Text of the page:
Corey Chambers Real Estate Newsletter June 2021 SoCal Home

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Real Estate Agent BRE#01889449

THE GIVING IT BACK AND PAYING IT FORWARD NEWSLETTER  |  June 2021

corey-chambers-real-estate-newsletter-clients

Happy Fathers Day to… Everyone?

You guessed it:  Fathers Day is June 20. But why should I mention this to you?

Corey Chambers Real Estate Downtown Los Angeles

Well, since you have been kind enough to be part of our business, I wanted to take the opportunity to give you a free gift on Fathers Day. Chances are that you are not a dad, but I am sure the dads won’t mind. So I am going to go ahead and give you (and those you know) TWO very special free gifts.

Yes, TWO Gifts.

Gift #1 Your Home Sold Guaranteed, At Your Price, Or I’ll Buy It.*

Yes, this is the guarantee I am most famous for. And you will know that, whether it’s a super awesome real estate market or a housing recession, I have not wavered from this guarantee. The peace of mind from a guarantee like this is a fantastic gift.

I can think of none better.  My team and I are committed to results. In fact, Results-Oriented is one of our core values. For more than 30 years, people have been coming to us when they want their home sold, at their price and with the least hassle. We look forward to the next 30 years of  Guaranteed Results for L.A. homeowners.  #coreychambers #realestate #news

Your Referrals Change Lives!

Go Serve Big!!! Investing In The People Of Our Great Community.

With The Corey Chambers Team, Your Referrals Really do Change Lives!

If you or a friend are thinking about selling, make sure to choose a real estate company you can trust!

A Real Estate Company That Gives Back!

Gift #2… Donations to one of the areas Leading NonProfits, CHLA Children’s Hospital of Los Angeles. In last month’s letter, I updated you on our goal of raising $25,000 for CHLA. In case you missed it, we donate a portion of our income from home sales to help the kids.  Children’s Hospital Los Angeles is a 501(c)(3). a nonprofit institution that provides pediatric health care and helps young patients more than half a million times each year in a setting designed just for their needs. Its history began in 1901 in a small house on the corner of Alpine and Castelar Streets (now Hill St. in Chinatown) and today its medical experts offer more than 350 pediatric specialty programs and services to meet the needs of patients. CHLA provides more than $316.2 million in community benefits annually to children and families. As the first pediatric hospital in Southern California, CHLA relies on the generosity of philanthropists in the community to support compassionate patient care, leading-edge education of the caregivers of tomorrow and innovative research efforts that impact children at the hospital and around the world. YOUR REFERRALS HELP THE KIDS! Keep them coming!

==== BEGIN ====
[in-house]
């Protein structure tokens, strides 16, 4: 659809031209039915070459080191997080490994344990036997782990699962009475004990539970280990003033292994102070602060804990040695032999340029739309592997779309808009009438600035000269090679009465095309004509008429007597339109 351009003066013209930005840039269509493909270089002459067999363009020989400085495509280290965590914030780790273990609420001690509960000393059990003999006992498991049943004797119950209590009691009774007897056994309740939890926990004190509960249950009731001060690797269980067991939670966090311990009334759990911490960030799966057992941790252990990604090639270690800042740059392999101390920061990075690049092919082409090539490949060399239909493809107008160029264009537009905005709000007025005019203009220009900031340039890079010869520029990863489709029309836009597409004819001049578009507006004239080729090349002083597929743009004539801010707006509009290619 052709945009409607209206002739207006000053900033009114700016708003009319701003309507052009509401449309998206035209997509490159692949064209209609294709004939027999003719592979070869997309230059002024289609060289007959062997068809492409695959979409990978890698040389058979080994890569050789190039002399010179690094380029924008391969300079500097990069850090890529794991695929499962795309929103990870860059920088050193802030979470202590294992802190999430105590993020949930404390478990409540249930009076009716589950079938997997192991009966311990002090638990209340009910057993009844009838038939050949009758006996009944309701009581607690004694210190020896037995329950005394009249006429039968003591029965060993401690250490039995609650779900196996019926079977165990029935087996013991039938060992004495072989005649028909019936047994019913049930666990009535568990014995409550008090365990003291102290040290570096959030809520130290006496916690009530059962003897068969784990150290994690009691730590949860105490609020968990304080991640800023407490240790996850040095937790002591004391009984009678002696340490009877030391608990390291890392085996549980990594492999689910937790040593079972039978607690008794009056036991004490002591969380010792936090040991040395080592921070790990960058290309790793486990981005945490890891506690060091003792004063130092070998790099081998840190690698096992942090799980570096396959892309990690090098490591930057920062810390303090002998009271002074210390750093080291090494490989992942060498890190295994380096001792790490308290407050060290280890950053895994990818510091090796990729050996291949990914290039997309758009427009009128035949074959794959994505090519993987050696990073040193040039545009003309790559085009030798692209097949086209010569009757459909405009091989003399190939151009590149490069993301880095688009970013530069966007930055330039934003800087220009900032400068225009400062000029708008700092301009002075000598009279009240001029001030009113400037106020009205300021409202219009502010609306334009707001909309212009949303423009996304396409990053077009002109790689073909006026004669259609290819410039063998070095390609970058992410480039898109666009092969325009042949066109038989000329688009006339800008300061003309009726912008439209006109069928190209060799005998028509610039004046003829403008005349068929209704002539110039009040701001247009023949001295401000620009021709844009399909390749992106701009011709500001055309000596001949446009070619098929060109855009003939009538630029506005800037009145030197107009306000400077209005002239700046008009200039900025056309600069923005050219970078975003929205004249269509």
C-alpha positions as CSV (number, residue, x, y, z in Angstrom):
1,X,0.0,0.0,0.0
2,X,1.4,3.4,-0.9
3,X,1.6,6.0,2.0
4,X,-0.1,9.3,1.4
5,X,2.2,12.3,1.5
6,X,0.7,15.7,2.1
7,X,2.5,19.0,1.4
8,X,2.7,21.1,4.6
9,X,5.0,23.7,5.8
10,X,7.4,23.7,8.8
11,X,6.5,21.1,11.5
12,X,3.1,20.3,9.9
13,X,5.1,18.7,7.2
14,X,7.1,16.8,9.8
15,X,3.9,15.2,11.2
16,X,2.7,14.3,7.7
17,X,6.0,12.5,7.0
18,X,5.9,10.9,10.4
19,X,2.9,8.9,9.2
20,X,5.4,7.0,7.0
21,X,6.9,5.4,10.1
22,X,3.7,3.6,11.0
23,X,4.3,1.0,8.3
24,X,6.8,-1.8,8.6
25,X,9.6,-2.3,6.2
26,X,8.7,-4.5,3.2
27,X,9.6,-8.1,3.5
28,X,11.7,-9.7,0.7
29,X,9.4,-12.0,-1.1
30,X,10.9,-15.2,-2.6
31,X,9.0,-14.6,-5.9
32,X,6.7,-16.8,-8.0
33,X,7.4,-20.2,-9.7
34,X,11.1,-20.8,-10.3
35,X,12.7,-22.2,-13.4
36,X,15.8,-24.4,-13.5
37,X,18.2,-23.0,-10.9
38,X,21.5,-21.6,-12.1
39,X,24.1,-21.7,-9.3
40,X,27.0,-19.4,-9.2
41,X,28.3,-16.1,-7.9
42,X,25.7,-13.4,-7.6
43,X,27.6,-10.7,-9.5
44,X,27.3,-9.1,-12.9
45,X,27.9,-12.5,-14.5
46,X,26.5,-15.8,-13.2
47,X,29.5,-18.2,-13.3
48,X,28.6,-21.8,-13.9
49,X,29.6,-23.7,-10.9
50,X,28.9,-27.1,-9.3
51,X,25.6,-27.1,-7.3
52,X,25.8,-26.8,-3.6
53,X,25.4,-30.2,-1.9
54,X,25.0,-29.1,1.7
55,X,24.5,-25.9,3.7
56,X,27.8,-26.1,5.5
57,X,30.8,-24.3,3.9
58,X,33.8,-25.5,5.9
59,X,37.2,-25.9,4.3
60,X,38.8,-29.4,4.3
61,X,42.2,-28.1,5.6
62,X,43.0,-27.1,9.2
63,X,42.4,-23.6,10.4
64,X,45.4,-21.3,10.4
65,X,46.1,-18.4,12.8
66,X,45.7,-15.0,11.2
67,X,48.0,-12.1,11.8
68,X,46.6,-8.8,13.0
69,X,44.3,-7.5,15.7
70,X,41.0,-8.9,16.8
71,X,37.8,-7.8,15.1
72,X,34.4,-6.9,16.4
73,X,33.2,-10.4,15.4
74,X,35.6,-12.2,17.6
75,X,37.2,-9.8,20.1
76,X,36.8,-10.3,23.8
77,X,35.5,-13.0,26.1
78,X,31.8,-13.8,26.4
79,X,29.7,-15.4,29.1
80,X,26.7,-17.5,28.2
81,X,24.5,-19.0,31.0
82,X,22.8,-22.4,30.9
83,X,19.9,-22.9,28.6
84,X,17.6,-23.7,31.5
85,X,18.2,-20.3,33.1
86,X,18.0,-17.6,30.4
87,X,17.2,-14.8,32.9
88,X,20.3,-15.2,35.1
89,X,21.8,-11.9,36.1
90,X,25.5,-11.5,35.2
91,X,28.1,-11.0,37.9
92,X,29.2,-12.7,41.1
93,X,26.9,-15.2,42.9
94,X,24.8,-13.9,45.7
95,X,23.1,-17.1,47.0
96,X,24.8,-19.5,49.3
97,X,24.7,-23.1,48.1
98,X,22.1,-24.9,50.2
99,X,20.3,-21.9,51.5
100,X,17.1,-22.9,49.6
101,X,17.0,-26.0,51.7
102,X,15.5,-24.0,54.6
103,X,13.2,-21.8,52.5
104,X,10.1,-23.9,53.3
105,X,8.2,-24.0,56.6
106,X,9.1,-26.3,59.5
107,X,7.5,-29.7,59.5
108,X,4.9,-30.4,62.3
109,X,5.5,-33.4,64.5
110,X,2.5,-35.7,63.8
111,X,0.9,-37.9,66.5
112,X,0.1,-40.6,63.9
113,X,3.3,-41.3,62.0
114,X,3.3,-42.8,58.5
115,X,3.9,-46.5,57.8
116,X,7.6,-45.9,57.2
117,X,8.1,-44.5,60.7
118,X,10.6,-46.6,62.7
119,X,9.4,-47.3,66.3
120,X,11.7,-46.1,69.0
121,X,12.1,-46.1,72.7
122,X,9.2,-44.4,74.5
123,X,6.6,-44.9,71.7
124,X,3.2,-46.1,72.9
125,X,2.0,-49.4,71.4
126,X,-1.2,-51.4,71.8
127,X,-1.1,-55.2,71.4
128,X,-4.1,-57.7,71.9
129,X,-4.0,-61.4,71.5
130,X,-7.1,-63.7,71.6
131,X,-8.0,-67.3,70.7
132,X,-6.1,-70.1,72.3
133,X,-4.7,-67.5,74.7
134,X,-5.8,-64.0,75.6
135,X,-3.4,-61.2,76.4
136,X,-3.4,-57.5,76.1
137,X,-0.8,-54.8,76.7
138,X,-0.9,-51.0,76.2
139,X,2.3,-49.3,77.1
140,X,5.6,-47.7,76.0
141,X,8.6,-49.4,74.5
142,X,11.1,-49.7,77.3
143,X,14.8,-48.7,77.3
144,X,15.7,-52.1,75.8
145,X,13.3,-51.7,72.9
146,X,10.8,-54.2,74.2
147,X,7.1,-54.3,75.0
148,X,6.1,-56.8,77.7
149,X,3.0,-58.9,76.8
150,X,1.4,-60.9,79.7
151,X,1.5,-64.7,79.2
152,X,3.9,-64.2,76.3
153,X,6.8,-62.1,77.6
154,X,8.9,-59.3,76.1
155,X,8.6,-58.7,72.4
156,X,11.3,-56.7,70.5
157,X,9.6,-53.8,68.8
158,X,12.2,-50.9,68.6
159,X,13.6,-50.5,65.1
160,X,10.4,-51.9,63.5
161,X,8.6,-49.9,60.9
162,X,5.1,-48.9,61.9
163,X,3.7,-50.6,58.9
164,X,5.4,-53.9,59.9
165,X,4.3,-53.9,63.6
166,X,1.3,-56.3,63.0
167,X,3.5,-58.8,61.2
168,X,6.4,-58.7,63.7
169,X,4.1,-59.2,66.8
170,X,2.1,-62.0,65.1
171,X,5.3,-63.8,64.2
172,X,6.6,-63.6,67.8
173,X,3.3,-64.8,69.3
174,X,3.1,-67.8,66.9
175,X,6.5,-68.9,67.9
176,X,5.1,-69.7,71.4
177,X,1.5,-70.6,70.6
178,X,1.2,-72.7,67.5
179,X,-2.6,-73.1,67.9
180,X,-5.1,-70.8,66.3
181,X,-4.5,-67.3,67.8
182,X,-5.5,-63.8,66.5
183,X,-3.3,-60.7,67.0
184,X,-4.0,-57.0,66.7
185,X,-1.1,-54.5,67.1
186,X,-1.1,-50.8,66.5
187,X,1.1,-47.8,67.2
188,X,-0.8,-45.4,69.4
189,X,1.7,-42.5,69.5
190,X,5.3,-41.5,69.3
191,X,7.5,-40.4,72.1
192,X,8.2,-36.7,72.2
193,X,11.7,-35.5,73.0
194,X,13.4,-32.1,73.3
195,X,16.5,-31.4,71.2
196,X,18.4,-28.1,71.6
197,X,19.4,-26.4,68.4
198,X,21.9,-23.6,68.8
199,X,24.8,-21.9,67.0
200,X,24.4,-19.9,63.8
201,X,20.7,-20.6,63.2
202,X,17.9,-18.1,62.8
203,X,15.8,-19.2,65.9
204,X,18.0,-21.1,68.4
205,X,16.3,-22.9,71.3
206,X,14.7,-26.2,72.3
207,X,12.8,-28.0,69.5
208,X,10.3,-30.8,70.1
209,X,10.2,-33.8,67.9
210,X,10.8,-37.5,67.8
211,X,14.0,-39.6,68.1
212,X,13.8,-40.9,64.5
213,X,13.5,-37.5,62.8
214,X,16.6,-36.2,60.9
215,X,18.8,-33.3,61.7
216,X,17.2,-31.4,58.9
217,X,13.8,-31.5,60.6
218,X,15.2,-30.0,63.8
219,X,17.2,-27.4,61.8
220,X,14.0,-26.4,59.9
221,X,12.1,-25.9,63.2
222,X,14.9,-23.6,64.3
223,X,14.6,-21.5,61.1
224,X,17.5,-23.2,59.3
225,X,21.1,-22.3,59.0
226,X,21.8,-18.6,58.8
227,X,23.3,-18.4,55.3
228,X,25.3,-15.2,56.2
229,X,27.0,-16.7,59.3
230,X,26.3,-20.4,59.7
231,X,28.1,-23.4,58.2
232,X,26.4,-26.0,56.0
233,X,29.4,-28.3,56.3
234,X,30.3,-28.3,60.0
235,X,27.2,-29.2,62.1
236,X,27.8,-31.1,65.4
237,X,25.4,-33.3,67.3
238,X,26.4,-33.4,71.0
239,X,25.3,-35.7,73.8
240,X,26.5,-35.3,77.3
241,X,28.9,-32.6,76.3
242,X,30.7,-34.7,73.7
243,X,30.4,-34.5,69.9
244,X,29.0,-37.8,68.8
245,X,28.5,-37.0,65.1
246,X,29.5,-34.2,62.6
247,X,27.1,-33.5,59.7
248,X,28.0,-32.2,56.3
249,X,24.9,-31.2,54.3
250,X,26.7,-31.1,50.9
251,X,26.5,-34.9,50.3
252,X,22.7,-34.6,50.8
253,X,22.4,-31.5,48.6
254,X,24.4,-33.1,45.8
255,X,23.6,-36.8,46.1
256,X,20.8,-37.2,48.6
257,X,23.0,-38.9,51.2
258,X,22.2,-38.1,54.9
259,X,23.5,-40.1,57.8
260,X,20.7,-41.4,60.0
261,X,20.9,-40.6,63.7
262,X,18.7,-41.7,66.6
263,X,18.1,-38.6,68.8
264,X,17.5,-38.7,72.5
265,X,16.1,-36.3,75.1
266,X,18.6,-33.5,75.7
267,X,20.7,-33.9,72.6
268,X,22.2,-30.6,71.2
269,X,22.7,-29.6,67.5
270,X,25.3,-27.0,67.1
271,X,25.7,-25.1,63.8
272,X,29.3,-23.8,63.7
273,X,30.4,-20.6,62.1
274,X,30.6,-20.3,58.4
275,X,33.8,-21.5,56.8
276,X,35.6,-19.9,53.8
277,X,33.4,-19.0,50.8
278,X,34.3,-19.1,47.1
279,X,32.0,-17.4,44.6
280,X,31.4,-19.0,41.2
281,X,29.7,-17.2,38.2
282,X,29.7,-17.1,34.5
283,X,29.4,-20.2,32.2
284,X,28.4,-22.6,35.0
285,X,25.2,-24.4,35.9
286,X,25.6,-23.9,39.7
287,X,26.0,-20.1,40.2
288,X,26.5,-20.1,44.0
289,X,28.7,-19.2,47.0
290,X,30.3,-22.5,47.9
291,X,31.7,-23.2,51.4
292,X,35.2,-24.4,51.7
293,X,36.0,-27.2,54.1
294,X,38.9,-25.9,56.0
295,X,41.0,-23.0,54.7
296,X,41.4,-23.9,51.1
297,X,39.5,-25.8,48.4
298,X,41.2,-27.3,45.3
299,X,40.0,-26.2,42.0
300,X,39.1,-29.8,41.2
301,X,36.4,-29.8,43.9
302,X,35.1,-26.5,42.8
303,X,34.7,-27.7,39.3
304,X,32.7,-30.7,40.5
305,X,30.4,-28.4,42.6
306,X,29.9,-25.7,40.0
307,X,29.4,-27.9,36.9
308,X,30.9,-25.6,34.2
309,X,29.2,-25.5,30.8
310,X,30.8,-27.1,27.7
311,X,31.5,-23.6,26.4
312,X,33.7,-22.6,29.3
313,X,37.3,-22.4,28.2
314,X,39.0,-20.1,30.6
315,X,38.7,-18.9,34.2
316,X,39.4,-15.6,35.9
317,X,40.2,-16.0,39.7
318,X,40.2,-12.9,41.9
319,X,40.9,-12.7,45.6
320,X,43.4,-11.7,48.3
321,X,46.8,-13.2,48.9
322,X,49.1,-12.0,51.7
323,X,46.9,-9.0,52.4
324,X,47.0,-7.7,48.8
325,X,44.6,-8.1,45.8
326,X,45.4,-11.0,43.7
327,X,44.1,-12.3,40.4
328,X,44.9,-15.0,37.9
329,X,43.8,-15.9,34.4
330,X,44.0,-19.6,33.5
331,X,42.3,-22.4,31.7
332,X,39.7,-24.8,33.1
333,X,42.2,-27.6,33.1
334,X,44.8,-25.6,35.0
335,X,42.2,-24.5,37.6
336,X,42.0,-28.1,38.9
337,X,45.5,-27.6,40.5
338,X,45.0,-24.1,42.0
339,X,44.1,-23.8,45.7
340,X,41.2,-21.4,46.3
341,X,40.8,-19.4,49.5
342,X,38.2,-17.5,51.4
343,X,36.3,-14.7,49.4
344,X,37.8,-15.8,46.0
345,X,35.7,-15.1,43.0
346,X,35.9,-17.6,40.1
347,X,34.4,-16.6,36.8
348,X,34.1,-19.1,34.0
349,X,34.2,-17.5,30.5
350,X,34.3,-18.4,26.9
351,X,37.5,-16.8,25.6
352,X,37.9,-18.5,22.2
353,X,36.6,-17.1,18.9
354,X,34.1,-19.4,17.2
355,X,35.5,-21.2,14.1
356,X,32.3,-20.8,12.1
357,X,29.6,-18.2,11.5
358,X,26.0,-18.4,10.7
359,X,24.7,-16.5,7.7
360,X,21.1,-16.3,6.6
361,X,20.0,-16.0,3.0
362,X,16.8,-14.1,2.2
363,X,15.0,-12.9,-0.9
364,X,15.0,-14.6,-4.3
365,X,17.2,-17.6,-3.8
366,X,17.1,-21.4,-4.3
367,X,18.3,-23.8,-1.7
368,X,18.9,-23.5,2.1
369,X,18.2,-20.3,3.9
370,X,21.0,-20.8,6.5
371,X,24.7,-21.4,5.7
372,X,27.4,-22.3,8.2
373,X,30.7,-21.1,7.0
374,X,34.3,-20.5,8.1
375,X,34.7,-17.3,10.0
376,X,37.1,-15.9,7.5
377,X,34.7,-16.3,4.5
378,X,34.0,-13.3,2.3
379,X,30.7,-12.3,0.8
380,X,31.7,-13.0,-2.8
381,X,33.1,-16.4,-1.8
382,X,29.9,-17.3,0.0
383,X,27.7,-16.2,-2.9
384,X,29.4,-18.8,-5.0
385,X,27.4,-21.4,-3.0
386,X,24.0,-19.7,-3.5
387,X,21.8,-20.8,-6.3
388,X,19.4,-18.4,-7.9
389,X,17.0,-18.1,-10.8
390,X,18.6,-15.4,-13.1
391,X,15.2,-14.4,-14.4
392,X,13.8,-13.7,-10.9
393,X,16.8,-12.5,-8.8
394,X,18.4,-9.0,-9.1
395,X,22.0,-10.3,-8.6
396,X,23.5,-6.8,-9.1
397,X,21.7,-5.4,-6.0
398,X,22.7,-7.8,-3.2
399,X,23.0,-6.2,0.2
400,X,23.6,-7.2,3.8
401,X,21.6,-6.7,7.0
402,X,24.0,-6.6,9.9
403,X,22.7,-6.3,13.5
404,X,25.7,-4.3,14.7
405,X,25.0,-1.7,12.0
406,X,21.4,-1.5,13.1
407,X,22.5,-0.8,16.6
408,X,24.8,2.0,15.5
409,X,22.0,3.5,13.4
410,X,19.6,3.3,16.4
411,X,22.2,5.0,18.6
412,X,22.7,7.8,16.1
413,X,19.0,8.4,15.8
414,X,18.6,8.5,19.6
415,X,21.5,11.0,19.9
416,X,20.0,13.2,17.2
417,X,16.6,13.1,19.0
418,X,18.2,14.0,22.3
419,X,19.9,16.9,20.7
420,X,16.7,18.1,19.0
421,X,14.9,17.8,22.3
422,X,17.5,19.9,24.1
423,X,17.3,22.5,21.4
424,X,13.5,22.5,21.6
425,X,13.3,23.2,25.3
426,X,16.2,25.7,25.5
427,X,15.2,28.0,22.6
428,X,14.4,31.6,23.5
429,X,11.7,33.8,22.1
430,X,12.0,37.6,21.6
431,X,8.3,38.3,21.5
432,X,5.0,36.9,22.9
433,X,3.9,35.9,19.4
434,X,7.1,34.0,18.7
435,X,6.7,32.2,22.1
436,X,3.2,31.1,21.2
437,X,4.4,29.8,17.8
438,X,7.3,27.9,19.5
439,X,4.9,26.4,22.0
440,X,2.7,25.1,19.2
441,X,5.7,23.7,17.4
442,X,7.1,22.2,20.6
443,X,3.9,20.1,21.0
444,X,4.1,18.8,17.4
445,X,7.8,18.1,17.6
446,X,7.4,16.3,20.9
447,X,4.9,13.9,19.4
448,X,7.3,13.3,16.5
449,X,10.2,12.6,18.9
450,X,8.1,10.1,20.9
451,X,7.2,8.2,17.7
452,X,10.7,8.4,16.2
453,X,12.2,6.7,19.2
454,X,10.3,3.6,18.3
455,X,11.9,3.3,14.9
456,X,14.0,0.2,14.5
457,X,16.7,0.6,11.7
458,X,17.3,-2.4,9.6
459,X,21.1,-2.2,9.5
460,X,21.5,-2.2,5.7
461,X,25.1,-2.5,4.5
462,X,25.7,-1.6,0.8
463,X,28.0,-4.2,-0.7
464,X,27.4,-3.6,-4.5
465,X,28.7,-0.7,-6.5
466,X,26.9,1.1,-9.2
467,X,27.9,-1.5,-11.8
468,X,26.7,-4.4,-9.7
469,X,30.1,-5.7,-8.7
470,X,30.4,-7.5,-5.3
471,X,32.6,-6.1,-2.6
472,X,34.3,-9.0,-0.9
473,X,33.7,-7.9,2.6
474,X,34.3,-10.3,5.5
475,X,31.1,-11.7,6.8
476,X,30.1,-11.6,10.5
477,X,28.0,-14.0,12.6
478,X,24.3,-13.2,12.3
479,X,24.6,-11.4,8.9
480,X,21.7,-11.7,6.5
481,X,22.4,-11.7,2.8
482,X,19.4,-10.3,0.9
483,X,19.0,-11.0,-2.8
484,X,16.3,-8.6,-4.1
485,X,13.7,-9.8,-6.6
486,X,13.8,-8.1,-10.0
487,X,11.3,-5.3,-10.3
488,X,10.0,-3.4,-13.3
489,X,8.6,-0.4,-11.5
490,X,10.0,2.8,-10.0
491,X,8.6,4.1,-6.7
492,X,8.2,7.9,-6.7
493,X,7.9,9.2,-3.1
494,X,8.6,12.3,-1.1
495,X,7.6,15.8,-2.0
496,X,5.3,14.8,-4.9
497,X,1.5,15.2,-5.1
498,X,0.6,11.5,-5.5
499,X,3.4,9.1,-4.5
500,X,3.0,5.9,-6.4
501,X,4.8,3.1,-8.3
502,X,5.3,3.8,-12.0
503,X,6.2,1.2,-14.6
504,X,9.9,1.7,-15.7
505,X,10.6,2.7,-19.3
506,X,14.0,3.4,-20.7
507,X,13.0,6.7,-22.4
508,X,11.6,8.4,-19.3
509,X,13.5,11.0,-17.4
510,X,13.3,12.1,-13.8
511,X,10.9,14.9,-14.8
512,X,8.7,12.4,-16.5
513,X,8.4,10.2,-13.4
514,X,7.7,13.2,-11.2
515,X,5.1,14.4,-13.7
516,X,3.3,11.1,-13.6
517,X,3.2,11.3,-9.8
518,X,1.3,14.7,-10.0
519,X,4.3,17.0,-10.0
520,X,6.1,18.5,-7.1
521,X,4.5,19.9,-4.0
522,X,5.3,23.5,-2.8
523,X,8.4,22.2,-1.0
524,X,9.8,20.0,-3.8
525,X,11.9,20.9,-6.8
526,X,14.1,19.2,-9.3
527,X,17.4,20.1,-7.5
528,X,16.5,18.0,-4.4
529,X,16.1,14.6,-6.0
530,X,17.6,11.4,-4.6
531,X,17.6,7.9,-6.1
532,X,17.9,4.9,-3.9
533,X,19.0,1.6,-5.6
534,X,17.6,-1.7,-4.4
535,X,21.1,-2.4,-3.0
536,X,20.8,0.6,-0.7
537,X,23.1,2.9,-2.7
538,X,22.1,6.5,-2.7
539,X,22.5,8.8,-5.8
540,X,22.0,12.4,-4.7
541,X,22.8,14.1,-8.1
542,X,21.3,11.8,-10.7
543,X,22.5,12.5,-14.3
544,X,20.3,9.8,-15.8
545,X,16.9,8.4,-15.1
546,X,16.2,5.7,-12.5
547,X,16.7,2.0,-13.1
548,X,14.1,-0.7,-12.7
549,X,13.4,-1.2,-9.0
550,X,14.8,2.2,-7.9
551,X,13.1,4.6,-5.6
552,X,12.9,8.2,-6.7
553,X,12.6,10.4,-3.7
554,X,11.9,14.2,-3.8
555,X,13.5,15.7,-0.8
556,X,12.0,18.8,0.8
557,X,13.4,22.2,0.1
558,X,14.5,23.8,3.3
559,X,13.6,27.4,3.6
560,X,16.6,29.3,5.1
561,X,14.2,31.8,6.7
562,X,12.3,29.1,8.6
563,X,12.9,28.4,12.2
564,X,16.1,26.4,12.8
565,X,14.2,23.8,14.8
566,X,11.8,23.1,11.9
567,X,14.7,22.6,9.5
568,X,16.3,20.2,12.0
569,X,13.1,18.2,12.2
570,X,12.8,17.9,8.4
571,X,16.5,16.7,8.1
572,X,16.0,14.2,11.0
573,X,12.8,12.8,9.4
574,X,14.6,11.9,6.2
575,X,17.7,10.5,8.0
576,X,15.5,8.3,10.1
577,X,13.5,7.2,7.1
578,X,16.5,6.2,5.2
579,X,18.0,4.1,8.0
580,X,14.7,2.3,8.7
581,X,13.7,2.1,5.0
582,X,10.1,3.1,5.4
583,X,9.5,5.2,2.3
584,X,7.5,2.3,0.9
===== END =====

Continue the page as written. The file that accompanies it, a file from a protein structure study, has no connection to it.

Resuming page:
Our goal this year: Raise $25,000 for Children’s Hospital Los Angeles!

Who do you know considering buying or selling a home you could refer to my real estate sales team? Not only will they benefit from our award-winning service and ironclad guarantees but the kids of Children’s Hospital will benefit too! Just give me a call or pass my number on to anyone you know considering buying or selling. My number is 213-880-9910.

Your Referrals help the Kids!

Life moves fast for some and we are eager to make the Home Selling and Buying experience a smooth rewarding one. Over the last two decades of helping thousands of families sell their home and/or buy another, we have met some wonderful, loving, caring people. People like you! As we move forward this Summer, please know we areA Real Estate Company That Gives Back!

Thank you in advance for your referrals! My number is 213-880-9910.

Go Serve Big!!! 

Corey Chambers

Your Home Sold Guaranteed

P.S. Check out the story enclosed of this amazing young person whose life was given back thanks

CHLA Your referrals help kids!

A real estate company with experience, proven results, and a give-back philosophy!

Refer your friends, neighbors, associates or family members considering making a move:

You can go to www.ReferralsHelpKids.com and enter their contact info online, or forward the link to someone you know considering a move.

Of course, you can always call me direct as well at 213-880-9910

Why I support Children’s Hospital of Los Angeles

I grew up right here in the Greater Los Angeles Area, born in Los Angeles County at St. Francis Hospital. I remember when I first heard about a young person close to our family suffering from a nasty disease and getting treated for that at Children’s Hospital Los Angeles. It was then that I began to pay closer attention to the work they do at that hospital. Since then, I have learned that it is a collection of hard-working health care professionals, most making their home right here in the Los Angeles area, all coming together for a common cause. That cause is to help young people overcome unfortunate health issues that life sometimes throws our way. Being a Los Angeles Area California native, I take pride in supporting in a way that I can the good work these people do at Children’s. My team rallies around our annual goal or raising money and donating portions of our income to help Children’s in their quest to heal young people when they need healing. My team and I are committed to providing outstanding results for buyers and sellers referred to us by our past clients. I have discovered that Children”s Hospital Los Angeles shares similar commitment to their patients. And since their services survive on sponsorships and donations, we are happy to contribute and proud to support them.

Sincerely,

Corey Chambers

*seller and Corey must agree on price and time of possession. Realty Source Inc BRE#01889449


A Young Actress’s Real-Life Drama

After surviving a freak accident and emergency surgery, ‘Station 19’s Lalia feels inspired to give back to others.  —  By Monica Rizzo

Life-and-death emergencies are commonplace on “Station 19,” the ABC drama where 12-year-old Lalia plays the childhood version of firefighter Andrea “Andy” Herrera. But in late October 2020, Lalia found herself in the middle of an emergency that looked like something that might be depicted on her show.

While playing on a swing with her grandfather, a metal plate that secured the swing to the front porch ceiling suddenly broke off.

“The swing came at her head like a bullet,” Lalia’s mom, Stacey, says. “We called 911 and when the ambulance arrived, she was conscious and talking, but she had lost a lot of blood.”

Medics worked furiously to stabilize her condition so they could transport her to the nearest hospital. Lalia’s skull was fractured and a nail from the swing attachment penetrated her brain. In addition to the large loss of blood, by the time she arrived at the emergency room near her home, Laila suffered a stroke and her brain began to swell.